All re-issues containing the same tracks as the original release. Garcia was born on April 12th 1916, in Oakland California, he became popular as a composer of both film and television music and was also active in the world of theatre and radio. Although born in the United States the composer spent a lot of time as a resident of New Zealand, he was self-taught and got his first break into writing music for a radio show when a friend of his was taken ill and could not work on the project. After this initial foray into writing for radio he became a composer and an arranger for NBD and worked on a number of television series such as LAREDO and RAWHIDE in the late 1950;s.
He also worked for MGM and UNIVERSAL studios, which is where he came into contact with George Pal and was offered THE TIME MACHINE and ATLANTIS THE LOST CONTINENT. He also worked as an arranger and orchestrator for the studios and was involved with the orchestration of the music for films such as FATHER GOOSE (1964) and THE BENNY GOODMAN STORY (1956). He also worked with many artists including Ronald Reagan, Ella Fitzgerald, Louis Armstrong, Orson Welles, Judy Garland, Oscar Peterson and Stan Kenton to name but a few. He passed away on November 11th 2011. His score for THE TIME MACHINE was an accomplished one, filled with melodious interludes but also having to it an ominous and dramatic edge. Although scored in 1960, the score had to it a luxurious and lavish persona that we often associate with the scores of the Golden Age of Hollywood by composers such as Newman, Steiner and Korngold.
I know I’ve made some very poor decisions recently, but I can give you my complete assurance that my work will be back to normal .
I suppose the big sci-fi movie of the 1960’s was 2001 A SPACE ODYSSEY, directed by Stanley Kubrick, this was a movie that one either hated or loved and also one that you either fully understood or failed to even comprehend what was going on but pretended that you did. I think or rather I know I was one of the dumb ones, well not dumb but just a little confused even after sitting through the movie more than once, I was still jot really aware of what the hell I had just watched, so yep dumb. But saying that I was around 13 years old at the time. The film for me at the time of watching in the cinemas was really slow, it was also something that I thought of as being, its ok I suppose. But it did not float my boat or fire up my rockets at all. The use of classical music in the movie was also a disappointment for me as I would always think what a great job a composer such as John Barry, Ennio Morricone Jerry Goldsmith or even Alex North could have done on it, Ok maybe North is a bit of a longshot, (LOL).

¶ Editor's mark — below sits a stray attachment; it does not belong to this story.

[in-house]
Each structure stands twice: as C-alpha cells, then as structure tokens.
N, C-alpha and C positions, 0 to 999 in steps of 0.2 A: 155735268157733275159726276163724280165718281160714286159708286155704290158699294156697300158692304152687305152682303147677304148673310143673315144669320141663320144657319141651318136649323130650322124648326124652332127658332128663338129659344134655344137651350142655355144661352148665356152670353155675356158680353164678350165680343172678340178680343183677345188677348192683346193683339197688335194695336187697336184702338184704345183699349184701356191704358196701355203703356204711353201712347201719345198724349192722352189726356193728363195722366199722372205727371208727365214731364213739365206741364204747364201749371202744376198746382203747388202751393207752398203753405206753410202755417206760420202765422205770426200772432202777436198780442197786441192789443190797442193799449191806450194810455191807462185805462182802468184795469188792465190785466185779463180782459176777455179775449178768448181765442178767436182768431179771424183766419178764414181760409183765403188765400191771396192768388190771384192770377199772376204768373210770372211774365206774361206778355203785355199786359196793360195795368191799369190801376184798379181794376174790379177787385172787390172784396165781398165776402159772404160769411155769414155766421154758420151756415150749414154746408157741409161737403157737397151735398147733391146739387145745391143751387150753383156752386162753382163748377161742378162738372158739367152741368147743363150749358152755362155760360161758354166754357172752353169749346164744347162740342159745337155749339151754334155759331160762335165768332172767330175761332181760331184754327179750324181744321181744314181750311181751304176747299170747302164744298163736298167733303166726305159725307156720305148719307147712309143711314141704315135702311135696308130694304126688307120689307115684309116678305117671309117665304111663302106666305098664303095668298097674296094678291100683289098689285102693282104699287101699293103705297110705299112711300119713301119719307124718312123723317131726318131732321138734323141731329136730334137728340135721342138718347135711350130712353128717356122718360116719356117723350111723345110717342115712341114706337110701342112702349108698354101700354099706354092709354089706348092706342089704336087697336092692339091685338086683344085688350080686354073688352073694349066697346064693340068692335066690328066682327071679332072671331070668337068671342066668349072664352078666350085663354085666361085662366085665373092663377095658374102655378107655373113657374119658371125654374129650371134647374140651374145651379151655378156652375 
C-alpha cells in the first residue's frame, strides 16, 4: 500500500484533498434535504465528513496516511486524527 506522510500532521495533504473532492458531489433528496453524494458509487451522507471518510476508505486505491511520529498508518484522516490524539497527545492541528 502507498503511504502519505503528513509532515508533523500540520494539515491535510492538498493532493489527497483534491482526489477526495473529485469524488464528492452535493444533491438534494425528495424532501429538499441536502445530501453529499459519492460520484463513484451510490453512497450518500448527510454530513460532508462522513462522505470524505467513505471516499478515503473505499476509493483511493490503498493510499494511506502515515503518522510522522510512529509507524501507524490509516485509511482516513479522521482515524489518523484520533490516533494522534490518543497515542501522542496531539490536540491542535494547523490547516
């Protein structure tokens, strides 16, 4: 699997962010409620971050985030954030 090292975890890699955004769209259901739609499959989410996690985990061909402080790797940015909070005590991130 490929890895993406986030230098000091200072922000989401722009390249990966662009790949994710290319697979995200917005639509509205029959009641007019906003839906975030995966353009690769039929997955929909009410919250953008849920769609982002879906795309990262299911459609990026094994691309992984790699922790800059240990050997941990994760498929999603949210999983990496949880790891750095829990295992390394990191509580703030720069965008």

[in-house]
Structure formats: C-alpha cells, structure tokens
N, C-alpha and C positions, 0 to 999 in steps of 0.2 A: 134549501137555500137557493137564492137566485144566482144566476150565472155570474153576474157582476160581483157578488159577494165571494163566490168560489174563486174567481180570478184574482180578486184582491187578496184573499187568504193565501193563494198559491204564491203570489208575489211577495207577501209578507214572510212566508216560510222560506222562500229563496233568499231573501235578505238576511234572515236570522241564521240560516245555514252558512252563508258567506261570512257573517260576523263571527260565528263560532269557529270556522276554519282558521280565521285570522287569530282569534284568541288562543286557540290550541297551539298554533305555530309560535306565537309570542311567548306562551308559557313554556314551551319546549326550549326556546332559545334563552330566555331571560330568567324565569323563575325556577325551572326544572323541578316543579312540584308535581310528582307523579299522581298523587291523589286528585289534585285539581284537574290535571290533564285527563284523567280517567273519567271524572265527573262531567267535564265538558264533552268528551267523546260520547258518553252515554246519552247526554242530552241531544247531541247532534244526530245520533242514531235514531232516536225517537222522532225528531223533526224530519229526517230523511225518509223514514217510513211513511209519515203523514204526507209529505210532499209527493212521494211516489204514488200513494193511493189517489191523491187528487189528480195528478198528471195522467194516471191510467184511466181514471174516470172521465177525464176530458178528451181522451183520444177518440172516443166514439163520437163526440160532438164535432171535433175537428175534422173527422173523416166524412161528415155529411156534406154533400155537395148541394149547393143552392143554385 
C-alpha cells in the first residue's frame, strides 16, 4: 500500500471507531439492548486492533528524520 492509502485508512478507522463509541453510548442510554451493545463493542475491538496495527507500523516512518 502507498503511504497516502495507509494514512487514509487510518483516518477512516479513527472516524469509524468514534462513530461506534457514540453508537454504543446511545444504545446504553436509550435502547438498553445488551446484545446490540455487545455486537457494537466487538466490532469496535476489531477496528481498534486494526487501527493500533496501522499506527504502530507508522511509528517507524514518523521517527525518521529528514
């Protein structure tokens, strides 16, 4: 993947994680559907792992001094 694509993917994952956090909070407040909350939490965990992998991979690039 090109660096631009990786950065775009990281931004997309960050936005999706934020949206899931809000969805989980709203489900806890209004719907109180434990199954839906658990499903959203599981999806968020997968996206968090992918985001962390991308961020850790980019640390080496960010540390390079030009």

The story I was told about the music was that Kubrick had been using the classical stuff throughout the production, so when it came to an original score which had been submitted by Alex North the film maker had like a blind spot for anything apart from what he had already been using and I suppose when one is watching a film that you have made over and over and editing it and cutting it etc, its only natural that you become comfortable with the music you have been using, and as we all know film makers are pretty insecure and after all its their work on the screen that could have taken years to put together.
So, its natural they will be somewhat nervous and suspicious about handing it over to a composer who could in effect ruin it or not understand it (glad I was not doing the score). A composer could miss the directors point or angle completely, swamp the film with inappropriate music in the eyes of the filmmaker and put months on the release date because of re-scoring. Kubrick took the easy route or at least the one that suited him and his movie, so he thought. North’s original score was rejected or not used, and the film was released with the music of Strauss and others installed on its soundtrack, did it work, well that is something that is down to personal preference, but in my opinion yes it did. The now famous scene with the space vehicle docking with the massive space station is the perfect example, Kubrick looked at the sequence and compared the two space vehicles docking as a waltz a grand dance which is in effect what we are witnessing, and with the opulent and sweeping BLUE DANUBE which was penned by Strauss some 102 years before the film was released playing over it, it became even more apparent to audiences, that the director had got this right. But the soundtrack to 2001 was not all Viennese waltzes and romantic sounding interludes drawn from the Strauss family’s canon.